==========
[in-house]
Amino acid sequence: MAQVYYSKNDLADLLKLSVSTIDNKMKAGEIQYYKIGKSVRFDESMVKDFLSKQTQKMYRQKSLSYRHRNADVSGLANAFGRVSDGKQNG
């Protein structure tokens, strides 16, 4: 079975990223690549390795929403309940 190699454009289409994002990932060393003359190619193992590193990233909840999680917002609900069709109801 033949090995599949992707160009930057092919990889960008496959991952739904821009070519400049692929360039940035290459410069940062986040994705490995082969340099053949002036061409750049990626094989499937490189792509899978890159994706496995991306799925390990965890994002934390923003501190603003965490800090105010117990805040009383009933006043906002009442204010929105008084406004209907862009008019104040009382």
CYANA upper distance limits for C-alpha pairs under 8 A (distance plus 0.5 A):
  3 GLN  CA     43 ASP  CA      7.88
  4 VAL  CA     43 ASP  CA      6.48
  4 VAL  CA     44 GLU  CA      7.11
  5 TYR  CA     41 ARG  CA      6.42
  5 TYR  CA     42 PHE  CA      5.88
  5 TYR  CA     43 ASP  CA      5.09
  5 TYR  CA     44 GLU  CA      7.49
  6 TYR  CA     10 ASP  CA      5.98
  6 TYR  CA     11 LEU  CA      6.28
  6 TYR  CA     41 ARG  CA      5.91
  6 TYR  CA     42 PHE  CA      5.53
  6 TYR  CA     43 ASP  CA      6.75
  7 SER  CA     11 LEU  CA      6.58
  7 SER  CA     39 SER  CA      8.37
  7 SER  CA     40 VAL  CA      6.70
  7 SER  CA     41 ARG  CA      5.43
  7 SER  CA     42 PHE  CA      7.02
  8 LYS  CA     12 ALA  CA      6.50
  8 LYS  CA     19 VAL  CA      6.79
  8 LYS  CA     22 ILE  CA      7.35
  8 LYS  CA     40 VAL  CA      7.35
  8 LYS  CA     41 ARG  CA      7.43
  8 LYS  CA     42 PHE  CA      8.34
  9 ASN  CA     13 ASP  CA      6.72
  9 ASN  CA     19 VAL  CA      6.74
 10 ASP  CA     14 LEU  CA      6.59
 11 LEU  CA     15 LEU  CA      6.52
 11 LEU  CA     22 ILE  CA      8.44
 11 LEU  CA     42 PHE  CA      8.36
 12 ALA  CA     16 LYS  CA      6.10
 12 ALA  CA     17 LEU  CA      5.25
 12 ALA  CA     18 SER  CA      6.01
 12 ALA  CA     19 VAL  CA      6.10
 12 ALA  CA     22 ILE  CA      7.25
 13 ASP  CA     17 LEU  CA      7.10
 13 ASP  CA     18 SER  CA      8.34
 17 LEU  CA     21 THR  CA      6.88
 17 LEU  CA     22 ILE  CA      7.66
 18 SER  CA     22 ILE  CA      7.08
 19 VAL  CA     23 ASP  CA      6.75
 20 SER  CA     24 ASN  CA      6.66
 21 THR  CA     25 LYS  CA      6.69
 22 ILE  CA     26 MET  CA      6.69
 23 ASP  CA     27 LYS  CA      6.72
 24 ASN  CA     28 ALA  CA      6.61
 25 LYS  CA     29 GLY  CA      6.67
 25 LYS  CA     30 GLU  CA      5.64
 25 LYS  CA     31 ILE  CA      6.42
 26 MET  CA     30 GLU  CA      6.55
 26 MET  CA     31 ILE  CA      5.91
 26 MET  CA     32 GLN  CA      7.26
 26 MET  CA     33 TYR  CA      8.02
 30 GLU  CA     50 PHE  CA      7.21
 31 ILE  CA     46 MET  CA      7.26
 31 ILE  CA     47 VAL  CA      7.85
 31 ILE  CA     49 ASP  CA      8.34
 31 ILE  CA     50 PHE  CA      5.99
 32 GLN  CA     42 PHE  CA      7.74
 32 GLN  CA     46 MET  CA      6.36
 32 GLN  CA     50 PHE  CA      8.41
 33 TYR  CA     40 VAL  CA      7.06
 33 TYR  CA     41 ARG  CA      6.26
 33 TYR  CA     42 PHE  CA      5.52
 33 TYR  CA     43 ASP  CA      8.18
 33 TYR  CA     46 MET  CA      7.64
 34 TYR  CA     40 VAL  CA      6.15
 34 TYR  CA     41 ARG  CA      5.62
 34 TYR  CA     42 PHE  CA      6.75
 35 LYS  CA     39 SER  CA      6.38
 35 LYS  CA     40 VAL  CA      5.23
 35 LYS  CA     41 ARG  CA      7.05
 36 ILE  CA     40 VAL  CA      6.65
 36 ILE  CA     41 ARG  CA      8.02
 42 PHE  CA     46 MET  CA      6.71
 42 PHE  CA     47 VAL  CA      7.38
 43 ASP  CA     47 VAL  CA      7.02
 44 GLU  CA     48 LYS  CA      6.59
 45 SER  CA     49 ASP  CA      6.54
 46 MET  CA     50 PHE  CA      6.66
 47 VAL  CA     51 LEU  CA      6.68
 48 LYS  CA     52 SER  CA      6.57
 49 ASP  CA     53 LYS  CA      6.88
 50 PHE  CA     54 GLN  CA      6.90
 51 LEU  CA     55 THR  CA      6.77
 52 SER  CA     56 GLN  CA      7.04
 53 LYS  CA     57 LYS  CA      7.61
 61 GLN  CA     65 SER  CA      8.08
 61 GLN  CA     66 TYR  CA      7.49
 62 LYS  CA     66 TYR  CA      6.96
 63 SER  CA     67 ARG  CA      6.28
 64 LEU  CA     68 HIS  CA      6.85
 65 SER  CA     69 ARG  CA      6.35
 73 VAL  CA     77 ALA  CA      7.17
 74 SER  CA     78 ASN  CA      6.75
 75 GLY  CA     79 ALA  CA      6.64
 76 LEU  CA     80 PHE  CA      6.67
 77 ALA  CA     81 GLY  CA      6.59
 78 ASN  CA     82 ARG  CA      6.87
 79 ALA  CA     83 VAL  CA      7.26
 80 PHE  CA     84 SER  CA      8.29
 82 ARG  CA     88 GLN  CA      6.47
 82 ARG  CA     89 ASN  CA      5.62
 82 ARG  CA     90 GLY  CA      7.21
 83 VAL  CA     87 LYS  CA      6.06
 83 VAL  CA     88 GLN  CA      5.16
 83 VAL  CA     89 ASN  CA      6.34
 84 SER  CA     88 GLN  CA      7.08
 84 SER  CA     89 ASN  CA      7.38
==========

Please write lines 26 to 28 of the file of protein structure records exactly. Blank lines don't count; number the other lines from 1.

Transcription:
  8 LYS  CA     41 ARG  CA      7.43
  8 LYS  CA     42 PHE  CA      8.34
  9 ASN  CA     13 ASP  CA      6.72